Fundamentals of Shale Energy Development: Geology, Hydraulic Fracturing, and Environmental, Geopolitical and Socio-economic Impacts

Well Pad Development

Well Pad Development

Once an energy company has taken care of the exploration work, leased the land they are interested in drilling on, selected the initial drilling sites and has applied for and received their drilling permits they can begin to prepare a site for the drilling process, referred to as the well pad. The site preparation work itself may take several months and cost several hundred thousand dollars to construct pending on how much earth-moving work needs to be completed for the well pad. The area needed for a well pad which typically ranges from 5-10 acres in size, depending on how many wells may ultimately be drilled on it, which may be just one or more than twenty. Where the topography is more sloped it will likely take more excavation work in order to grade out the well pad, which needs to be flat and stable to accommodate the drilling rig and fracturing equipment. The design of the well pad needs to be consistent with state regulations as described in the previous section, and be engineered to handle stormwater, contain spills while maintaining slope stability. In addition, environmental factors such as the presence of wetlands, proximity to surface water, and sensitive wildlife habitat need to factored into the site selection and construction process to minimize any impacts.

This video describes the well pad and the reason for their size.

Video: Well Pad Size (00:38)

Click for the video transcript.

The size of the well pad behind me is typically about four to five acres. That's large enough to bring in the drilling rig and the associated equipment. And then once the wells are drilled, the drilling rig moves on to the next well pad, and the hydraulic fracturing equipment is brought in. So you need about that much space to actually accommodate all of that equipment. Once the wells are fractured and brought online, and are producing gas, then about half of the well pad can be reclaimed.

The series of pictures below show the stages of building a well pad, from tree clearing, earth moving, and final construction ready for drilling.

tree clearning
Figure 6.1: Tree Clearing
Source: Penn State Marcellus Center for Outreach and Research
earth moving
Figure 6.2: Earth Moving
Source: Penn State Marcellus Center for Outreach and Research
complete well pad
Figure 6.3: Complete well pad
Source: Penn State Marcellus Center for Outreach and Research

Once the well pad is constructed, the drilling rig can be brought in to begin to install a well or multiple wells off of the same well pad. The picture below shows a well pad with an active drilling rig. Notice that the drilling rig is on a well pad surrounded by forest, therefore there's no power or other infrastructure at the site. This means the drilling company must bring in their own power generators, compressors, and other equipment they need to run the rig and supporting operations, as shown below.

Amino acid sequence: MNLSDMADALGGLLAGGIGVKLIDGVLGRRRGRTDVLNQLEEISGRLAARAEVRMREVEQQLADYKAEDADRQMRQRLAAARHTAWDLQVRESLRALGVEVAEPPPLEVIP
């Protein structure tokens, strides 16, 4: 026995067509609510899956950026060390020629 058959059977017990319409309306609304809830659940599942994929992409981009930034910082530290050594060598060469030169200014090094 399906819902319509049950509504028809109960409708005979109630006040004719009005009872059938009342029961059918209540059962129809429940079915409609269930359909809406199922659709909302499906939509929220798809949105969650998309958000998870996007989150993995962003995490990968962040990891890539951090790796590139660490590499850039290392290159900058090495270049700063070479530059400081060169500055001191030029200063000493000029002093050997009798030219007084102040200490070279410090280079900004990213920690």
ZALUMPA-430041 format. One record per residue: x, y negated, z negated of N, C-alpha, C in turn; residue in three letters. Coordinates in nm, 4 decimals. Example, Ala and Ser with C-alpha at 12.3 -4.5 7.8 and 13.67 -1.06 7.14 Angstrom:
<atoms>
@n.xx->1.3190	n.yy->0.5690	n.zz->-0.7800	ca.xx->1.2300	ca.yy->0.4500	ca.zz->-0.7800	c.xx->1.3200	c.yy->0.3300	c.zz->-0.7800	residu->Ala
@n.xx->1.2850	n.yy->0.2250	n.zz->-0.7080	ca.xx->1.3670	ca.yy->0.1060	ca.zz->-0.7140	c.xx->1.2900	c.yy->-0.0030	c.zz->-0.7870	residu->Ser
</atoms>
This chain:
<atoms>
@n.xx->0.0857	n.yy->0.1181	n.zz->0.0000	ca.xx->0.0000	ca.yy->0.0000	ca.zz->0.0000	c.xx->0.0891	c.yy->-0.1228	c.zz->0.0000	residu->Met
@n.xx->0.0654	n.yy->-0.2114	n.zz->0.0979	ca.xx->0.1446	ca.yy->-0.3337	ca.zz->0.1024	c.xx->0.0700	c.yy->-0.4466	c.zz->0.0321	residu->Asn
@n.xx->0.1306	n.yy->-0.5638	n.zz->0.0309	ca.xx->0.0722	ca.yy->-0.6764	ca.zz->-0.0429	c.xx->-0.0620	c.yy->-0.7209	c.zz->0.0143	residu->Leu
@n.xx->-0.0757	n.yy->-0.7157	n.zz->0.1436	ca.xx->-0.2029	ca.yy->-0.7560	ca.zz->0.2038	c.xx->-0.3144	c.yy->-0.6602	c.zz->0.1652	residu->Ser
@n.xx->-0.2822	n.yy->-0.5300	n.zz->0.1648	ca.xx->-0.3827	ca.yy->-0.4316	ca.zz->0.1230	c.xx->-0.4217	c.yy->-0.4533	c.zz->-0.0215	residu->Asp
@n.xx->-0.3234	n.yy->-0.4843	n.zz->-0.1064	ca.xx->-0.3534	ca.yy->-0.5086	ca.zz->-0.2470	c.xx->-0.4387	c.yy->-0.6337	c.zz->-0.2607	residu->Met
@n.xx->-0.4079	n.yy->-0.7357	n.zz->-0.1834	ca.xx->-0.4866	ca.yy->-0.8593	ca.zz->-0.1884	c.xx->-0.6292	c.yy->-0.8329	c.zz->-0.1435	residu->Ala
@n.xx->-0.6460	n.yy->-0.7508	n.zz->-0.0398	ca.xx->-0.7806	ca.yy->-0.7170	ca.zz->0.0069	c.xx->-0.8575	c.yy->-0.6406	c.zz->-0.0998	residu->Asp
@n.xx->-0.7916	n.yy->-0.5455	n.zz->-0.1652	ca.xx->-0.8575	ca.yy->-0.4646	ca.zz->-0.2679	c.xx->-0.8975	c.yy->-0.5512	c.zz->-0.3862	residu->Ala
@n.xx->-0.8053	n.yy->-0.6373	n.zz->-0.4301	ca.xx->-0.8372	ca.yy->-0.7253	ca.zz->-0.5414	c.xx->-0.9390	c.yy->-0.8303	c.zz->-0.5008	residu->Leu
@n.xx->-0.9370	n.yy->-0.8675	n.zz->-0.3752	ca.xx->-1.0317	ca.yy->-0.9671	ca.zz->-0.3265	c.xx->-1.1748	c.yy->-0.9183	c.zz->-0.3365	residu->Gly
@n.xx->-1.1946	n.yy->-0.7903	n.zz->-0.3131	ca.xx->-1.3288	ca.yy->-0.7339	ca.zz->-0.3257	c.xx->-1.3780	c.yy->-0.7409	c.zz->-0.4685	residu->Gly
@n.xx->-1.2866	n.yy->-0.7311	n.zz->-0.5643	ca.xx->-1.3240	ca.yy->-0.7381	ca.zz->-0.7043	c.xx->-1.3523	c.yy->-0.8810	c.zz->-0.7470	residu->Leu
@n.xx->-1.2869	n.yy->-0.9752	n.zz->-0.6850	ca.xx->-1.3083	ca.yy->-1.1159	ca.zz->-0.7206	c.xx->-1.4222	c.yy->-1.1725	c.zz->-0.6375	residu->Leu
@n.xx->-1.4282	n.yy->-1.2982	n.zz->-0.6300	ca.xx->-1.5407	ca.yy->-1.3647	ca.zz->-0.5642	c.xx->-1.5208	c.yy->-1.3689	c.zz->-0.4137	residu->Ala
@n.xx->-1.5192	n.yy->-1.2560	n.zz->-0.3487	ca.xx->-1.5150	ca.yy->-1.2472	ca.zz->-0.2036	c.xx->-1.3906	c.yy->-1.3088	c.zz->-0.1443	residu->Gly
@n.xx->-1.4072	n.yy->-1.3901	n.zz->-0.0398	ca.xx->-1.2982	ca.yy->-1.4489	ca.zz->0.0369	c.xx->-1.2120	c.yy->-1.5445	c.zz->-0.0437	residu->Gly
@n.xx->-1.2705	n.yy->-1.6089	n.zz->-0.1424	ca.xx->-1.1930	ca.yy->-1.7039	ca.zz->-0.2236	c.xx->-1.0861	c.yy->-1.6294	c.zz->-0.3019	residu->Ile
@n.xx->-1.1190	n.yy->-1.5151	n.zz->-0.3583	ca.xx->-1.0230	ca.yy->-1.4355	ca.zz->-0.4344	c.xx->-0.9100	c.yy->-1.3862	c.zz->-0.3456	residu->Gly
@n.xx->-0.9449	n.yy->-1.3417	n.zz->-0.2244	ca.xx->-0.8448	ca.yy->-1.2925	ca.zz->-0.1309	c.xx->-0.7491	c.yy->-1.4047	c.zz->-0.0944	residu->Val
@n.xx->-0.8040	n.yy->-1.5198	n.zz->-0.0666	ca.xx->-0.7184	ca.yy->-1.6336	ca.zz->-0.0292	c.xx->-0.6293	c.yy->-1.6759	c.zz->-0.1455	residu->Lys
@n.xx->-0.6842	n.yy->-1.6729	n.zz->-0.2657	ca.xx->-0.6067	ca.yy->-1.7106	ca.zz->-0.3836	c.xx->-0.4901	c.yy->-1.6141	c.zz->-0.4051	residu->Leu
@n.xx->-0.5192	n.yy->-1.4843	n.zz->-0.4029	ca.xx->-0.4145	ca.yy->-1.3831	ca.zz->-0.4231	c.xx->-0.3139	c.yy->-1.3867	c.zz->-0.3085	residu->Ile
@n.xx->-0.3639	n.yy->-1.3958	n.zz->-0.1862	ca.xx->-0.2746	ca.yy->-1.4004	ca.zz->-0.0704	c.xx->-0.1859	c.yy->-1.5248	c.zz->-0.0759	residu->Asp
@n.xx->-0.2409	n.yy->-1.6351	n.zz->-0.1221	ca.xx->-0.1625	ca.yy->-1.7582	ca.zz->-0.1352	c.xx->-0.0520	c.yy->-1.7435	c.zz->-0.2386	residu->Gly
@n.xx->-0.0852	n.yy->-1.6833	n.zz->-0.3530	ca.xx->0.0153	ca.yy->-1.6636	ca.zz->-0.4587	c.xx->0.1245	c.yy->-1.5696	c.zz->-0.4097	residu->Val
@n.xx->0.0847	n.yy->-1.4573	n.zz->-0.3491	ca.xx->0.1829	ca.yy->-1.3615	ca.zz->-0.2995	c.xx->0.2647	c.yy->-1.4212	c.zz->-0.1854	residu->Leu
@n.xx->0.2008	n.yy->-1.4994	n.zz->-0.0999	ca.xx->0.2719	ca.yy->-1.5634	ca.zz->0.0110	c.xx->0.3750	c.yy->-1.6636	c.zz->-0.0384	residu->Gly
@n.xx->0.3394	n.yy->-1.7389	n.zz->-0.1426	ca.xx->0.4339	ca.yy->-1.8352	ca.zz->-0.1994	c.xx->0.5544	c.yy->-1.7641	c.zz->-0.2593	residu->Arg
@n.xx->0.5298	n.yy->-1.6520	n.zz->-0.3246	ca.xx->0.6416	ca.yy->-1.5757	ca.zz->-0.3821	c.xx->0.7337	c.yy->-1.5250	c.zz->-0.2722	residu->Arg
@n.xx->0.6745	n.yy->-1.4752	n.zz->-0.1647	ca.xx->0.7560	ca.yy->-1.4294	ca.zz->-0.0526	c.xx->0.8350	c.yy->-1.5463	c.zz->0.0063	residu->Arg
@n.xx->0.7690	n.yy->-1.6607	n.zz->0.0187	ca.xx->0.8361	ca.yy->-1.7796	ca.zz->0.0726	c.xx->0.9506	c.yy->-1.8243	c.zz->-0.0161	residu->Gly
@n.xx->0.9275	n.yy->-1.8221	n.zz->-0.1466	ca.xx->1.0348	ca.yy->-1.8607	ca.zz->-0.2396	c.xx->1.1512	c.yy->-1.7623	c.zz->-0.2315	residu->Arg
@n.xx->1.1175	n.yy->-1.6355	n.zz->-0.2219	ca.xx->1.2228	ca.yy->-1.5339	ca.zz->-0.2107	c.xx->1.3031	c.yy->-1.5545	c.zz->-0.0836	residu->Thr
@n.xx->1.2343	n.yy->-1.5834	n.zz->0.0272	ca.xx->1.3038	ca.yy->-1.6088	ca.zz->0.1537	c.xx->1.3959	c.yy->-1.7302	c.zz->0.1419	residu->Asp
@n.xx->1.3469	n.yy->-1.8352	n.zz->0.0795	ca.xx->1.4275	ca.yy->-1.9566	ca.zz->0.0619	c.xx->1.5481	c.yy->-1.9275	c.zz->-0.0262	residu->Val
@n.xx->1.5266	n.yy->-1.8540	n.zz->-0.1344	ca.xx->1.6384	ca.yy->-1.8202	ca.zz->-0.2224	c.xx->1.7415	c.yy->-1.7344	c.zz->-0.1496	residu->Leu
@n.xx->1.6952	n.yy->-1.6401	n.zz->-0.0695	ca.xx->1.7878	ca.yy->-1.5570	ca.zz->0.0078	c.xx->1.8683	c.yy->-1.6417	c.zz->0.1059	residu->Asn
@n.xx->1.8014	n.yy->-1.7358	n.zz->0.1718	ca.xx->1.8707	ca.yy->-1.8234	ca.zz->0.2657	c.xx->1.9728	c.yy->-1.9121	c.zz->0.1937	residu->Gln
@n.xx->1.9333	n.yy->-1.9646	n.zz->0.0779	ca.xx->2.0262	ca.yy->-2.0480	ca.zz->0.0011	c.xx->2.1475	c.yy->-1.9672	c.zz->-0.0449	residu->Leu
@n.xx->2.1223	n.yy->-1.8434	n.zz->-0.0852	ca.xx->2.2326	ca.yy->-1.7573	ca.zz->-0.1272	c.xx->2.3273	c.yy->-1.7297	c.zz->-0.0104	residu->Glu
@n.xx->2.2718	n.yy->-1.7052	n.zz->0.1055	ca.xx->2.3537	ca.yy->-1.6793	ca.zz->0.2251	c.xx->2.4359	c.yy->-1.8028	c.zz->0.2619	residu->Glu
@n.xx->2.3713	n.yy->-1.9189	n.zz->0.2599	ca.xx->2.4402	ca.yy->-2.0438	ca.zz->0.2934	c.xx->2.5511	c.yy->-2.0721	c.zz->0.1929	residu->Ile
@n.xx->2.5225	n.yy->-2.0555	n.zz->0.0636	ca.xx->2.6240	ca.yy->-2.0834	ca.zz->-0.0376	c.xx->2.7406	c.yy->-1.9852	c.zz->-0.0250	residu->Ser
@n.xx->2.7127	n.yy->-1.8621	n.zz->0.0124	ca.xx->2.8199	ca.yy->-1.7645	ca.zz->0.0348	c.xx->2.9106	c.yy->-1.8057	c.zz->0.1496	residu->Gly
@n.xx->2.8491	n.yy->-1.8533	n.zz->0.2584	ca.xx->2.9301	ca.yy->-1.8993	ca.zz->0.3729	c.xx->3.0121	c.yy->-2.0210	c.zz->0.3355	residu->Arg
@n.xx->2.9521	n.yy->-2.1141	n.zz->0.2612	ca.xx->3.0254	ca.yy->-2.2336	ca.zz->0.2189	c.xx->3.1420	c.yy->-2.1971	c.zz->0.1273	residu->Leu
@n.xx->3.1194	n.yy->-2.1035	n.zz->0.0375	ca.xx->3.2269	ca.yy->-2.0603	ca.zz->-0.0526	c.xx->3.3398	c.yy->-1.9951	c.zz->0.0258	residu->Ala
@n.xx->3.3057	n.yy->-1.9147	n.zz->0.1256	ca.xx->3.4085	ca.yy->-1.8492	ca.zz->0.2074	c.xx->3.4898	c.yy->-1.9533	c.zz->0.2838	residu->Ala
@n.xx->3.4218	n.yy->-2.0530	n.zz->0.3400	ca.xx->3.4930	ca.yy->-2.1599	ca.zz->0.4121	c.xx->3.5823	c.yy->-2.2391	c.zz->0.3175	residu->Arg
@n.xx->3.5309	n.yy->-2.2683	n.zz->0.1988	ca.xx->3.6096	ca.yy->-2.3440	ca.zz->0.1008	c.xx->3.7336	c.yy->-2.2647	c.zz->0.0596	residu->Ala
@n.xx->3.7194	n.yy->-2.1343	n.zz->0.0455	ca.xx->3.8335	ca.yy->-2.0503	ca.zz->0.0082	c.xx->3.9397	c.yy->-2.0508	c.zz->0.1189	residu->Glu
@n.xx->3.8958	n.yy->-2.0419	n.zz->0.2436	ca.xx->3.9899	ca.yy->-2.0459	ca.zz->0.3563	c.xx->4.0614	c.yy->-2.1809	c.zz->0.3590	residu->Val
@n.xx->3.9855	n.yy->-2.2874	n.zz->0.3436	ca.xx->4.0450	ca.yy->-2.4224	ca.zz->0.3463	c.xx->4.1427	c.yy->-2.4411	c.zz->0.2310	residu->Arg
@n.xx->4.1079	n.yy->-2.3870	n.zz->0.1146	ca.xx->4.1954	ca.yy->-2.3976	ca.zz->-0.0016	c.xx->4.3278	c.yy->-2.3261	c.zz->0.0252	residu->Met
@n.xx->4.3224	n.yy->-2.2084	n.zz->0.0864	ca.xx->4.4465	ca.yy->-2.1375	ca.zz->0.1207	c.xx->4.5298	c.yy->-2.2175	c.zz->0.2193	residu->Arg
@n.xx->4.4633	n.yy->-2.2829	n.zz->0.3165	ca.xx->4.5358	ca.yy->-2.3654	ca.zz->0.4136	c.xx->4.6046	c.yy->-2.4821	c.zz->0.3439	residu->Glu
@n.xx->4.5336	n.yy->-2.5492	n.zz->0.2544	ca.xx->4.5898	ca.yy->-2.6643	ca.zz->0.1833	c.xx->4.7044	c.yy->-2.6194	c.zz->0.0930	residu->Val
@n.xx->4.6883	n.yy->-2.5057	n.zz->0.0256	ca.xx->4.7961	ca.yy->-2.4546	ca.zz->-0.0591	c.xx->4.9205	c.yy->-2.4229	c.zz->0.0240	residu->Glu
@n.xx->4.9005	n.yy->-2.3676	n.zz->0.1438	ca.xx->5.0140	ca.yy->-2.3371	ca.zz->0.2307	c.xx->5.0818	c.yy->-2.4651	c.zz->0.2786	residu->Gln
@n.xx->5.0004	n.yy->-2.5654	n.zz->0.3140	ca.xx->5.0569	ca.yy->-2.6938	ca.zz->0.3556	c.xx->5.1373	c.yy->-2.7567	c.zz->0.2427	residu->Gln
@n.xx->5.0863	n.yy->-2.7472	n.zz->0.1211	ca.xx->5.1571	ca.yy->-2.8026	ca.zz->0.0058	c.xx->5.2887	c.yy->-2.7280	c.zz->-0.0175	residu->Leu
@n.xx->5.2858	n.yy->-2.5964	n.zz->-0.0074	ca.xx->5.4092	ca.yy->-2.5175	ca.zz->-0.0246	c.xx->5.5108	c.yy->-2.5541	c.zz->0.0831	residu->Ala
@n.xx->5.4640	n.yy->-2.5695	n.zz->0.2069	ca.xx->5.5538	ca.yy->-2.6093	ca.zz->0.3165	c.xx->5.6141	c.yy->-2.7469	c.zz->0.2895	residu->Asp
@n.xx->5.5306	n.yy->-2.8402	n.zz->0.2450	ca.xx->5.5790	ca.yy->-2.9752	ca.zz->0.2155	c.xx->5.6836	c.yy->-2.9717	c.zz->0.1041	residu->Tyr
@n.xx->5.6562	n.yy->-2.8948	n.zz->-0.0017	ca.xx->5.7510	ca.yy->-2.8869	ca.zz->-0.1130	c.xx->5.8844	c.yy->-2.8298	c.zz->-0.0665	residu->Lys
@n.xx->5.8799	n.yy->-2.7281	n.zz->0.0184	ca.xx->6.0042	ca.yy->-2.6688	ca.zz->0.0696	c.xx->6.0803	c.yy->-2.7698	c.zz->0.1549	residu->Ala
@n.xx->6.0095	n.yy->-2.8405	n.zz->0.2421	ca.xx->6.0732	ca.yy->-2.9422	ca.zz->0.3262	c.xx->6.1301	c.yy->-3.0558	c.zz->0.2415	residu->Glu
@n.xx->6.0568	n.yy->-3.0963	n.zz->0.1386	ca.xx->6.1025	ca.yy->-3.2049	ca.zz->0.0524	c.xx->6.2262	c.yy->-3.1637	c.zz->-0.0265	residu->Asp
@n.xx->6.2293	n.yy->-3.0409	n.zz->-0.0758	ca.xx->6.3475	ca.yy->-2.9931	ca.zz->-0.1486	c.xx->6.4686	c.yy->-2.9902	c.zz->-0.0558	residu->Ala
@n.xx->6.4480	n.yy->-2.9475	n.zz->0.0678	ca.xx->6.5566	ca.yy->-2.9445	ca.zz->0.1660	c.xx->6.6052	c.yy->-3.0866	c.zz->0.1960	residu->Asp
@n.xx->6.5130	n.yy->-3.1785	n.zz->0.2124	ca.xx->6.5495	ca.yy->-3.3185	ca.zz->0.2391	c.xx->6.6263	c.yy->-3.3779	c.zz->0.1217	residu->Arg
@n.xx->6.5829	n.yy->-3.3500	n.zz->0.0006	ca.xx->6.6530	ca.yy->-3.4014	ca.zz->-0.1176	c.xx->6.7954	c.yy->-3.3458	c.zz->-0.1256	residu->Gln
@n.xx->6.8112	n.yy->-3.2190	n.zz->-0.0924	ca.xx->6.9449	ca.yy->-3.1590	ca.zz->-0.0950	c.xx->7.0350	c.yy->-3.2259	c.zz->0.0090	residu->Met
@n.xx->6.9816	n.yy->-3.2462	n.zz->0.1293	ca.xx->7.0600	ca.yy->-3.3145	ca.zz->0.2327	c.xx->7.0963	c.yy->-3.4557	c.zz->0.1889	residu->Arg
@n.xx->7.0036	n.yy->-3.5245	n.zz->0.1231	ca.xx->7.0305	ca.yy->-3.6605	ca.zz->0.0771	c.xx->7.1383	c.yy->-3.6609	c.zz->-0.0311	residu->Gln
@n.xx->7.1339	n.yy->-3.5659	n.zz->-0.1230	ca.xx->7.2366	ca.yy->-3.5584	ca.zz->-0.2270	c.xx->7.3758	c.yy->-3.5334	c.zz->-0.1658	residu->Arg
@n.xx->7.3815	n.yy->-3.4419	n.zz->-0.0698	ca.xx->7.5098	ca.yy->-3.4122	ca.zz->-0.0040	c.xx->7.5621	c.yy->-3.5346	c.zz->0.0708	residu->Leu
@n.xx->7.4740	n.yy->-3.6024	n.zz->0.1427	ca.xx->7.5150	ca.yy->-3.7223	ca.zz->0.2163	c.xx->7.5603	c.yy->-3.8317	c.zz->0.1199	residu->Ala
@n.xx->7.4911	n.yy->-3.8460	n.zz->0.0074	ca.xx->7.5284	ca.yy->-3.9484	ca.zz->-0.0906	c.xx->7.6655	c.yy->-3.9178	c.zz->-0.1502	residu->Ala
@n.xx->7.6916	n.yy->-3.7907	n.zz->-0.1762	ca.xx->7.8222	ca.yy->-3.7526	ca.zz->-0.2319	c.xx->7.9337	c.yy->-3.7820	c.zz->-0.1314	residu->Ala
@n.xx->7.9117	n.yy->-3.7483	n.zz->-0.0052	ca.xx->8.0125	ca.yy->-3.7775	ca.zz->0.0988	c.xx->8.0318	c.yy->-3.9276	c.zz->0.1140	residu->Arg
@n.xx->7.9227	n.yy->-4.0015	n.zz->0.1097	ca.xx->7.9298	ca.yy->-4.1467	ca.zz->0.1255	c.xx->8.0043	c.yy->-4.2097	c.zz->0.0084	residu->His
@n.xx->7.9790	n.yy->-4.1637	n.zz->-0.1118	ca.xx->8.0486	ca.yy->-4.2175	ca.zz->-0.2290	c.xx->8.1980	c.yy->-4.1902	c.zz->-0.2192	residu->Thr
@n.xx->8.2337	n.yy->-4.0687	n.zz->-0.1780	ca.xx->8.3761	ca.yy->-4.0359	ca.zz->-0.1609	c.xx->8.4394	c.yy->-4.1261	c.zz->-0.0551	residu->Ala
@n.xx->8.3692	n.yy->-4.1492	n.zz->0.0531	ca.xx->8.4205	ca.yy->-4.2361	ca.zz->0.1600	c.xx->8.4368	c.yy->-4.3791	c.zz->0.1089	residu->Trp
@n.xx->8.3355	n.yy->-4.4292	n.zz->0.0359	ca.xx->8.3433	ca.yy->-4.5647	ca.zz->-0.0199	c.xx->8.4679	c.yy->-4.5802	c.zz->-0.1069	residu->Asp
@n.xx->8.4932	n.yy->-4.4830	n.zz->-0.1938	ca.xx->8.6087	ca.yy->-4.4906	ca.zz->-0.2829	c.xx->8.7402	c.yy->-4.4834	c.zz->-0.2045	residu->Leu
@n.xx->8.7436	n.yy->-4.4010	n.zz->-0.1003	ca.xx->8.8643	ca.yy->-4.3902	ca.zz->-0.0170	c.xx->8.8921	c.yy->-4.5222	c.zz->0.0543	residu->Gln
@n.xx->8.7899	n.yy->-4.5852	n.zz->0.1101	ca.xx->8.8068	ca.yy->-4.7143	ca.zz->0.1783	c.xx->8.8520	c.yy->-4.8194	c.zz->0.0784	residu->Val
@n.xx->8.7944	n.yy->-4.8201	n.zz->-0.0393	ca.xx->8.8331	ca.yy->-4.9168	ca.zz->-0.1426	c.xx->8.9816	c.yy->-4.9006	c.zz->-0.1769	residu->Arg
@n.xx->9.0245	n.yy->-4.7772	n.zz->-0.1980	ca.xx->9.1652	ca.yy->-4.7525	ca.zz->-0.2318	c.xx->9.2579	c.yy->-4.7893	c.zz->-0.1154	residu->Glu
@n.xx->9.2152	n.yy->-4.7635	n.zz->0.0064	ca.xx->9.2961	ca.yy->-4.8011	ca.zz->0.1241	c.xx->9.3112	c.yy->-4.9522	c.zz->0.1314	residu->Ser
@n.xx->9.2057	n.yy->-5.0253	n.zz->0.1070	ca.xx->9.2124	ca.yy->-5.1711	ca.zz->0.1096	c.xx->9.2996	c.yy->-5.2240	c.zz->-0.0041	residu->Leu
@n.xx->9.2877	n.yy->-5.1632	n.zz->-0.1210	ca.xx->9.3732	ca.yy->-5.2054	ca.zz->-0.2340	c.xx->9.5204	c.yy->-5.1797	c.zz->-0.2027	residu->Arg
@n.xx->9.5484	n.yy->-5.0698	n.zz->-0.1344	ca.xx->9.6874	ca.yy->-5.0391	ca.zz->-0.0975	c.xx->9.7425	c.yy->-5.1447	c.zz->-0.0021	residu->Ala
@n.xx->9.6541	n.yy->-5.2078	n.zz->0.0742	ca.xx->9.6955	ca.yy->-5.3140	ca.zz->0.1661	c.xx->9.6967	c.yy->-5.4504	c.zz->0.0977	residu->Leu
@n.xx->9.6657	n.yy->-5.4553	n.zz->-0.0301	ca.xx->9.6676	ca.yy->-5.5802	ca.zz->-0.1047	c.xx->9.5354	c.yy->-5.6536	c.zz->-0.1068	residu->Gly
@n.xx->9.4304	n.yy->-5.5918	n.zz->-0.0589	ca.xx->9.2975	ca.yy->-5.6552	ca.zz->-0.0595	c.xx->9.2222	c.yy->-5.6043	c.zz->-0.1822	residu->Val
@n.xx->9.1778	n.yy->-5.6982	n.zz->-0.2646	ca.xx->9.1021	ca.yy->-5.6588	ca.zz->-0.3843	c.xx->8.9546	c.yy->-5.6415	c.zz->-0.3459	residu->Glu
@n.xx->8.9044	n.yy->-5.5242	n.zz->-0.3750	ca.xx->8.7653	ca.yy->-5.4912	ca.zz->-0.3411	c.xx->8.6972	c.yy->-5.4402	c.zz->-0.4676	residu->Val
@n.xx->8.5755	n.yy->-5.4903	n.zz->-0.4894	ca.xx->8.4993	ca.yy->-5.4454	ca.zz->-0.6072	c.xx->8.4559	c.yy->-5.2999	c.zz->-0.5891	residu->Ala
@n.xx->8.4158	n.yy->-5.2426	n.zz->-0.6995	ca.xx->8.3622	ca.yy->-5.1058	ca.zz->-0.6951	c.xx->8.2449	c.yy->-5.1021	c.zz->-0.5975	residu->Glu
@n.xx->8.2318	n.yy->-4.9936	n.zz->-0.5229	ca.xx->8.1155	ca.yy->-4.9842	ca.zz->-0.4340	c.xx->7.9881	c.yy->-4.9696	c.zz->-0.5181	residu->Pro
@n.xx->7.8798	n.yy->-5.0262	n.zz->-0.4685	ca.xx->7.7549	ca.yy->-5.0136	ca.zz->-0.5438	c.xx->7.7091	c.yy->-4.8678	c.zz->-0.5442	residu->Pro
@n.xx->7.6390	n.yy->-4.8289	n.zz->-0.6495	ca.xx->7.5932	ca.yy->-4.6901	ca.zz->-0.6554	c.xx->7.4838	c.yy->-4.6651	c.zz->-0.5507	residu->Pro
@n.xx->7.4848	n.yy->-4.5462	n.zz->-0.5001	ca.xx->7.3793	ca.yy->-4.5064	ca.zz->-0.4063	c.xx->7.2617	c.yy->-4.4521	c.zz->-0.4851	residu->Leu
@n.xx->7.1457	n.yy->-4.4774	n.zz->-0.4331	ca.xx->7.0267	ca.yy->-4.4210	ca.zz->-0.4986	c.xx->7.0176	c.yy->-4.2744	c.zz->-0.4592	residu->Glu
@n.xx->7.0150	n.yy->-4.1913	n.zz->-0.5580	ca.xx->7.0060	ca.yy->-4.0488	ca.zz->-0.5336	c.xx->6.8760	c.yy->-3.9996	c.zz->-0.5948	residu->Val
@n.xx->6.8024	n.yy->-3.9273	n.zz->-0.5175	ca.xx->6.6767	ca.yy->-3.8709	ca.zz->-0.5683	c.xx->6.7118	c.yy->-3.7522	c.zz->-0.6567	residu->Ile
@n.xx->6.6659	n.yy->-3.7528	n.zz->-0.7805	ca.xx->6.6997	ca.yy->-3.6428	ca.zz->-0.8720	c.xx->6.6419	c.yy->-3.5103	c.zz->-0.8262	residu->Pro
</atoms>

Well site in operation
Figure 6.4: Well Site in Operation
Source: Penn State Marcellus Center for Outreach and Research

During the drilling and hydraulic fracturing stages, there are numerous drilling and fracturing fluid additives stored on the well pad that should not be released into the environment. Spill prevention precautions are always taken but in the case of an accidental release of chemicals, drill sites are protected by an impermeable liner with bermed edges to prevent contaminants from penetrating into the ground or running offsite as shown below. Even minor spills must be reported to the Pennsylvania Department of Environmental Protection (DEP) to ensure they are properly cleaned up.

 Impermeable pad laid down before rig and other equipment is installed
Fiugre 6.5: Impermeable pad laid down before the rig and other equipment is installed. Three cages are future sites for drill holes with conductor casing already installed.
Source: Penn State Marcellus Center for Outreach and Research

Drilling or production fluids flowing from the subsurface during operations are stored temporarily in tanks on the pad until they can be reused or properly disposed of offsite and have secondary containment as shown in the photo below.

Tank that temporarily stores fluids from subsurface during drilling and post-drilling operations
Figure 6.6: Secondary containment around a tank to prevent spills.
Source: Penn State Marcellus Center for Outreach and Research

Now that the well pad has been constructed with the proper engineering and spill control measures in place the drilling rig can be brought on site, as summarized in the next module.

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